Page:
One of the things I’ve been paying attention to lately is the content creation niche that’s dedicated to arguing why every project by women fails. I’m in a few “Star Trek” groups (shock) and one of the ‘analysts’ we regularly shake our heads at is Doomcock. Now first off, he should really get that checked out by a doctor. Secondly, he traffics in “inside rumors” and “sources” that he insists makes him a resource for prognosticating the future of shows.
He’s railed against newer “Star Trek” series by insisting they’ve turned their backs on the previous eras by focusing on inclusivity and diversity. Never mind the inclusivity and diversity of the entire canon. Hell, “The Next Generation” spent an episode discussing assisted suicide, followed up by an episode where Riker tries to save someone from conversion therapy. That was in 1992, the year before they launched a show where a Black commander, his best friend who’d changed genders, and a famed terrorist led “Deep Space Nine”. This was all unheard of in 90s TV; if anything, modern Trek could stand to push boundaries even more.
Where is this going? Doomcock (see a doctor!) and those like him rely on their “sources” to break news like “Star Trek: Discovery” getting canceled. It wasn’t; it would subsequently film its fourth season. His “sources” revealed that “Star Trek: Strange New Worlds” would never even get to filming. It finished filming its first season in July. Nearly every rumor is complete fabrication, nearly every source unreliable to an historic degree. And yet…people still tune in because it feeds the narrative they want to hear – one that says shows about women, that prioritize women, that are made by women, and that focus on inclusivity, diversity, and intersectionalism are all doomed to failure. It feeds the thinking that these are things that are unsustainable in our culture, instead of the reality that we keep renewing them and getting more of these shows because there’s such an audience and hunger for them.
One of the biggest narratives this cottage industry of hate has been pushing this year is the failure of “Black Widow”. Why, it’s a $200 million film that’s only made $180 million domestic! Forget the pandemic, forget that it’s made around 75% more on Disney+. (Disney’s own figures put its opening weekend at $60 million on Disney+, in addition to the $80 million it made in theaters).
“Black Widow” is a film directed by Cate Shortland, the Marvel Cinematic Universe’s second film centered on a woman protagonist and first directed solely by a woman (“Captain Marvel” was helmed by directing team Anna Boden and Ryan Fleck). It has to be a failure. They cannot fathom or allow it to be interpreted as successful.
The reality is that “Black Widow” stands as the highest earning movie at the box office this year at $180.6 million. “F9: The Fast Saga” is second at $172.6 million, and “A Quiet Place Part II” is third at $160.1 million. Nothing else crests $100 million.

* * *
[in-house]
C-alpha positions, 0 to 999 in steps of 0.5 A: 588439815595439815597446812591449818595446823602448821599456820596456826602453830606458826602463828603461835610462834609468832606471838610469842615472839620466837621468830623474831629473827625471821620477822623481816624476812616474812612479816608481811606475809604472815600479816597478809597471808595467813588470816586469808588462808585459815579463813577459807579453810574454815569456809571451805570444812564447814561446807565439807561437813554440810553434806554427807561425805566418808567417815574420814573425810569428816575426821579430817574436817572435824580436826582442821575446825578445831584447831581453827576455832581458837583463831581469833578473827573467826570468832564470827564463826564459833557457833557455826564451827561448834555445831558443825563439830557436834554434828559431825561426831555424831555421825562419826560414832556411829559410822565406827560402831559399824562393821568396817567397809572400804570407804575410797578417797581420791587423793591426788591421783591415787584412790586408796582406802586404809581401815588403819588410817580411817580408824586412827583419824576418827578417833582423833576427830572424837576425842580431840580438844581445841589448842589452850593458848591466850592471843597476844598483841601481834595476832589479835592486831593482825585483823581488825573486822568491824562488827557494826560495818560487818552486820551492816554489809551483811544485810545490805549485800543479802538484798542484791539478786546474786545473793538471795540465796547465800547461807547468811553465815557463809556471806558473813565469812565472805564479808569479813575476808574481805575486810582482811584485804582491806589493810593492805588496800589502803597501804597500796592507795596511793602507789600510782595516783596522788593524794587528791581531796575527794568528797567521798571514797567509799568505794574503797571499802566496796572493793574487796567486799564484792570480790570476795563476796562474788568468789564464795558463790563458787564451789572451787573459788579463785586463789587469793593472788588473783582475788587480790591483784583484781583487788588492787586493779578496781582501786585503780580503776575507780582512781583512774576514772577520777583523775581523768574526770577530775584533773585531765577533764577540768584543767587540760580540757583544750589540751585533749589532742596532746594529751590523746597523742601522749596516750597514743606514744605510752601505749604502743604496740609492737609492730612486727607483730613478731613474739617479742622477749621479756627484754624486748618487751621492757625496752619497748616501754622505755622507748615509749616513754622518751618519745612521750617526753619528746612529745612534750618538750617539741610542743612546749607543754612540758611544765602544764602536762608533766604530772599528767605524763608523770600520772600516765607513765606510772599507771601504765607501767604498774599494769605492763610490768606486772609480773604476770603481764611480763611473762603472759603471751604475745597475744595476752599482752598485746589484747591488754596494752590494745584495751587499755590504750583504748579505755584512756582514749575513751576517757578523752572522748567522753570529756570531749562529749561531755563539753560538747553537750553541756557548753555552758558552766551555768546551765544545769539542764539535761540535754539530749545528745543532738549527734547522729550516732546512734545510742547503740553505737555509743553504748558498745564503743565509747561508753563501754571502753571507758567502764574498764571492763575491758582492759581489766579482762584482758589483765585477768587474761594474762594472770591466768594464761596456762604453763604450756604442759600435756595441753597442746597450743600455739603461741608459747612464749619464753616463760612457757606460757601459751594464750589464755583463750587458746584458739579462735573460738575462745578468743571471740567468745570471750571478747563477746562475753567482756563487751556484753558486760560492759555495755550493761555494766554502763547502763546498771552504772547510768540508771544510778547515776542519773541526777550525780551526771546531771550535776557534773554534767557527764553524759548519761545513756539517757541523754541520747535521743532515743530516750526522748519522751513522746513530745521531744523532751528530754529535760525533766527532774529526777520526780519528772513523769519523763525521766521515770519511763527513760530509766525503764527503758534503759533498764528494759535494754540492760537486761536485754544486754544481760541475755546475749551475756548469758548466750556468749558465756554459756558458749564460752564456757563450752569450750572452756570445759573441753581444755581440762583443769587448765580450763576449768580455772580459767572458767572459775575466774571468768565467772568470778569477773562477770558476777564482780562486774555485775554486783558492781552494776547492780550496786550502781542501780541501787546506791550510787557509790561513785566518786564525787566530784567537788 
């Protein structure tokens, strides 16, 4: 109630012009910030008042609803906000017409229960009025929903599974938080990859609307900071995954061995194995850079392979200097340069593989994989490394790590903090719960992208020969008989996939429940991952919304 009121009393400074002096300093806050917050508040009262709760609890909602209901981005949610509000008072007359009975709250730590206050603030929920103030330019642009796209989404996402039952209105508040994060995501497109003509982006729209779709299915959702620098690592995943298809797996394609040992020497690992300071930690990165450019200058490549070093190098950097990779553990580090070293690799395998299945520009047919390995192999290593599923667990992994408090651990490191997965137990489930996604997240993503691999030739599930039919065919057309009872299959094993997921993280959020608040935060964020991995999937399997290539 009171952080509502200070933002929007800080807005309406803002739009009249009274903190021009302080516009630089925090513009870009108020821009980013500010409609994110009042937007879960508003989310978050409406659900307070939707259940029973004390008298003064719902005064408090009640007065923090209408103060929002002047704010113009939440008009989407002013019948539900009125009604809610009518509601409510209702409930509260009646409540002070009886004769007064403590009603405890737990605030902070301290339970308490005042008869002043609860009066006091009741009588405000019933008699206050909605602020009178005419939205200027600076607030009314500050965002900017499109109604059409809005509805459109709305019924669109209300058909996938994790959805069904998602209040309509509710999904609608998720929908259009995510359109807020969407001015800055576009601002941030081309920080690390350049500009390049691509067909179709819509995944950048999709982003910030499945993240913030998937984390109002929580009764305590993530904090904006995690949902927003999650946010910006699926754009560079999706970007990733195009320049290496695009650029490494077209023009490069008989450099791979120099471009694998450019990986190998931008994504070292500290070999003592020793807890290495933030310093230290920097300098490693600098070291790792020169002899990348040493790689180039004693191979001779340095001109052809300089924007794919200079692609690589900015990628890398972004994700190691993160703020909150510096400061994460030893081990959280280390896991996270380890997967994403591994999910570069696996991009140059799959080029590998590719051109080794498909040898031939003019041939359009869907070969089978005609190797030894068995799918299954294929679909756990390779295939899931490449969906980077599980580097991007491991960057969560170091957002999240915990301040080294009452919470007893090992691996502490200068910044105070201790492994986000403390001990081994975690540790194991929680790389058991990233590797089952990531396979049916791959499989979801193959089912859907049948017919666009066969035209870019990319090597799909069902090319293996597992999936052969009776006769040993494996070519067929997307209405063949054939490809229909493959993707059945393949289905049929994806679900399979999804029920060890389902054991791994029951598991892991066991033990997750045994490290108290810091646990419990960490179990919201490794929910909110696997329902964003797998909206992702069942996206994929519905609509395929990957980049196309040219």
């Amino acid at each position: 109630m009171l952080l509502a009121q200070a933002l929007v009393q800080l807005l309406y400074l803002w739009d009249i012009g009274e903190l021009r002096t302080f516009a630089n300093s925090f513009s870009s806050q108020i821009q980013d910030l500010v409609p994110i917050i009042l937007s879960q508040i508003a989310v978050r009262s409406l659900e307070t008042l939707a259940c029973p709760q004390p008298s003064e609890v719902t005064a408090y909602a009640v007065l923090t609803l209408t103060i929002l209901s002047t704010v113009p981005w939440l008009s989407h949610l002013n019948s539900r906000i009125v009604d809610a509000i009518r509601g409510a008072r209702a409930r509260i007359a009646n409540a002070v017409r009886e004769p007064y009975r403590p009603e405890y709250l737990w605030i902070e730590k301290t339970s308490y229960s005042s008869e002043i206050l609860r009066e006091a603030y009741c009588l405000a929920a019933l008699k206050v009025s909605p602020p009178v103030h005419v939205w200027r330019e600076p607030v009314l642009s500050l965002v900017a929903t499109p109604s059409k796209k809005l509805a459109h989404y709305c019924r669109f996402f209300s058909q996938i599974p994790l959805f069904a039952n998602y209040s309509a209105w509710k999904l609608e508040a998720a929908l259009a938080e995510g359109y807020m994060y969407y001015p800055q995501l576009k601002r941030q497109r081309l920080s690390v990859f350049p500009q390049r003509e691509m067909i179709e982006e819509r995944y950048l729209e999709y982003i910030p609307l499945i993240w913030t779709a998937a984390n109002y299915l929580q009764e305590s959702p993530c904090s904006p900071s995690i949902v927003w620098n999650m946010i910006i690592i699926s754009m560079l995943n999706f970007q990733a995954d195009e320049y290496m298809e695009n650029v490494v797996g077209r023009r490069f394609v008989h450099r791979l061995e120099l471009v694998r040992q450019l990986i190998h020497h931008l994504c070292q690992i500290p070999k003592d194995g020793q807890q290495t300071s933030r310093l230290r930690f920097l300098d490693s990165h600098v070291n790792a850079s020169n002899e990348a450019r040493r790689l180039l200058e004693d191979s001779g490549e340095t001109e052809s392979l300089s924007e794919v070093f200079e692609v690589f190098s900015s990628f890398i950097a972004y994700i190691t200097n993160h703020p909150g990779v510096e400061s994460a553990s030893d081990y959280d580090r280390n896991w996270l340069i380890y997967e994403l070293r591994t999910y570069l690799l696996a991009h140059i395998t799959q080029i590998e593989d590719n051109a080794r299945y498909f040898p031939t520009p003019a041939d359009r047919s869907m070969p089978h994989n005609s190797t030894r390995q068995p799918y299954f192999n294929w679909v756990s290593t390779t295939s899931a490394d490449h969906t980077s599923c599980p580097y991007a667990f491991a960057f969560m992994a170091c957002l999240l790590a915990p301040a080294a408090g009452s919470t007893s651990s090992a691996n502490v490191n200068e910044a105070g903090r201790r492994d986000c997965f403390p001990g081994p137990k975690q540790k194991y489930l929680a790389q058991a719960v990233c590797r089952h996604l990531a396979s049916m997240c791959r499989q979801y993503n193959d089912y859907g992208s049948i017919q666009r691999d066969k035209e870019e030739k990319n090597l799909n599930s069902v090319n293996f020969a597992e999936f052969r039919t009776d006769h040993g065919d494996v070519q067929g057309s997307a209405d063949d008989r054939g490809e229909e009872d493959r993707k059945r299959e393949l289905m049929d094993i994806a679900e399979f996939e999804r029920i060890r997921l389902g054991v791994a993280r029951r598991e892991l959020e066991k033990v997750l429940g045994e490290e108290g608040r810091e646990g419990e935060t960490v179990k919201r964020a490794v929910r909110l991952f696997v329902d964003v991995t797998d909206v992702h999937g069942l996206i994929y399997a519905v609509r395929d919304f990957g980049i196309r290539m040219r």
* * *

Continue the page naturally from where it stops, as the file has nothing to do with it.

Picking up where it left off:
“Black Widow” very likely made at least another $140 million via streaming, which would make it more profitable than any of the three “Thor” movies that have been released. People like Doomcock (at least get some ointment!) make excuses for similarly expensive movies led by men – they came out during a pandemic, they have same-day streaming releases – while calling the most watched and highest earning movie of the year a failure. It must be in order to fit their narrative.
This happens in a year where Kate Herron directed every episode of “Loki”, Kari Skogland directed every episode of “The Falcon and the Winter Soldier”, and Jac Schaeffer showran “WandaVision”, all three of them popular successes and media darlings.
We saw the same thing in 2020 with Cathy Yan’s “Birds of Prey”, the sixth highest earner all year, declared a failure. The results of films by men are given excuses, whereas films by women are held to a standard as if the pandemic isn’t even happening. Be in the top six and it’s a failure. Be the top performer and it’s a failure. Men get the contract to direct the sequel no matter how they perform. Women effectively get fired from the franchise. Leading a movie? Could you imagine Disney+ refusing to pay Chris Hemsworth? Meanwhile Scarlett Johansson has to sue to get half her pay in a film that outperformed all three of his.
On to this week:
King of Boys: The Return of the King (Netflix)
showrunner Kemi Adetiba
“King of Boys” was a 2018 Nigerian political thriller about power struggles and corruption. It centers on a woman, Alhaja Eniola Salami (played by Sola Sobowale). The TV series continuation “King of Boys: The Return of the King” sees Salami return after 5 years of exile in a ruthless attempt to seize power.
Kemi Adetiba created, wrote, and directed both the movie and this new, seven-part limited series. She’s won numerous awards within Nigeria’s music video industry.
You can watch “King of Boys: Return of the King” on Netflix.
Really Love (Netflix)
directed by Angel Kristi Williams
A Black painter tries to break through the art world in a rapidly gentrifying Washington, D.C. that’s less and less interested in Black art. He tries to balance this with his personal life, but he may not have the energy for both.
This is director and co-writer Angel Kristi Williams’s first feature film.
You can watch “Really Love” on Netflix.
Take a look at new shows + movies by women from past weeks.
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